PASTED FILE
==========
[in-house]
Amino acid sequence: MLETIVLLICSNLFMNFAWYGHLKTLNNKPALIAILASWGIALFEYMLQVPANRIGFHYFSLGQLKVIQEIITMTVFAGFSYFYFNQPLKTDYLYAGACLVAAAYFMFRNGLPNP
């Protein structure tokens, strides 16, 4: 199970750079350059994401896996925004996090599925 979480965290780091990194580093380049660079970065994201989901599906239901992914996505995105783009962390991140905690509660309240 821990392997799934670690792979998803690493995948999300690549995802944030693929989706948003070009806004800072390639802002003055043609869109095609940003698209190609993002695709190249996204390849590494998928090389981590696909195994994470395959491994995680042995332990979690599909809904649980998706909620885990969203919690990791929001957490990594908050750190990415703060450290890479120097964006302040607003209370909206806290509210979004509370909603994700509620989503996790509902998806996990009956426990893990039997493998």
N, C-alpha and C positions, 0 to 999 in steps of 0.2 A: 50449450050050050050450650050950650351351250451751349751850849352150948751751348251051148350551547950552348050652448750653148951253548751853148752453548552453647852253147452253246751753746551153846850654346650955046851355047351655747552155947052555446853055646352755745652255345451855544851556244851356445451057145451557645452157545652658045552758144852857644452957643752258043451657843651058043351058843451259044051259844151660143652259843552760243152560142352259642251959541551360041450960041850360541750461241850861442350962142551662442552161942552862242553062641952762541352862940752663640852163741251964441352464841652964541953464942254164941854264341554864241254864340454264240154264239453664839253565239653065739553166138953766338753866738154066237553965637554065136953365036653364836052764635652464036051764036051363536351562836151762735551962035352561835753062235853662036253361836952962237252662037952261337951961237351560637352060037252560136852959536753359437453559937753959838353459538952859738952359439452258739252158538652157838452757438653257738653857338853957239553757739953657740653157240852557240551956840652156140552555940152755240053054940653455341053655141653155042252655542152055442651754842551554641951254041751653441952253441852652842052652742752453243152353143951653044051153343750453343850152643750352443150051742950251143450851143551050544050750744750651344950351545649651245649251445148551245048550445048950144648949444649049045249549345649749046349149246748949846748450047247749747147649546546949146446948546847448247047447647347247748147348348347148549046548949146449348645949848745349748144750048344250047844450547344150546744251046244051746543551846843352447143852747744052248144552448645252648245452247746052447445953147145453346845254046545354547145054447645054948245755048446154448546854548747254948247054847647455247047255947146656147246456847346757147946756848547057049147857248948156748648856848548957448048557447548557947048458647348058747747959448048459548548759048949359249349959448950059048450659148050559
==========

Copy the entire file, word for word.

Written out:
[in-house]
Amino acid sequence: MLETIVLLICSNLFMNFAWYGHLKTLNNKPALIAILASWGIALFEYMLQVPANRIGFHYFSLGQLKVIQEIITMTVFAGFSYFYFNQPLKTDYLYAGACLVAAAYFMFRNGLPNP
């Protein structure tokens, strides 16, 4: 199970750079350059994401896996925004996090599925 979480965290780091990194580093380049660079970065994201989901599906239901992914996505995105783009962390991140905690509660309240 821990392997799934670690792979998803690493995948999300690549995802944030693929989706948003070009806004800072390639802002003055043609869109095609940003698209190609993002695709190249996204390849590494998928090389981590696909195994994470395959491994995680042995332990979690599909809904649980998706909620885990969203919690990791929001957490990594908050750190990415703060450290890479120097964006302040607003209370909206806290509210979004509370909603994700509620989503996790509902998806996990009956426990893990039997493998």
N, C-alpha and C positions, 0 to 999 in steps of 0.2 A: 50449450050050050050450650050950650351351250451751349751850849352150948751751348251051148350551547950552348050652448750653148951253548751853148752453548552453647852253147452253246751753746551153846850654346650955046851355047351655747552155947052555446853055646352755745652255345451855544851556244851356445451057145451557645452157545652658045552758144852857644452957643752258043451657843651058043351058843451259044051259844151660143652259843552760243152560142352259642251959541551360041450960041850360541750461241850861442350962142551662442552161942552862242553062641952762541352862940752663640852163741251964441352464841652964541953464942254164941854264341554864241254864340454264240154264239453664839253565239653065739553166138953766338753866738154066237553965637554065136953365036653364836052764635652464036051764036051363536351562836151762735551962035352561835753062235853662036253361836952962237252662037952261337951961237351560637352060037252560136852959536753359437453559937753959838353459538952859738952359439452258739252158538652157838452757438653257738653857338853957239553757739953657740653157240852557240551956840652156140552555940152755240053054940653455341053655141653155042252655542152055442651754842551554641951254041751653441952253441852652842052652742752453243152353143951653044051153343750453343850152643750352443150051742950251143450851143551050544050750744750651344950351545649651245649251445148551245048550445048950144648949444649049045249549345649749046349149246748949846748450047247749747147649546546949146446948546847448247047447647347247748147348348347148549046548949146449348645949848745349748144750048344250047844450547344150546744251046244051746543551846843352447143852747744052248144552448645252648245452247746052447445953147145453346845254046545354547145054447645054948245755048446154448546854548747254948247054847647455247047255947146656147246456847346757147946756848547057049147857248948156748648856848548957448048557447548557947048458647348058747747959448048459548548759048949359249349959448950059048450659148050559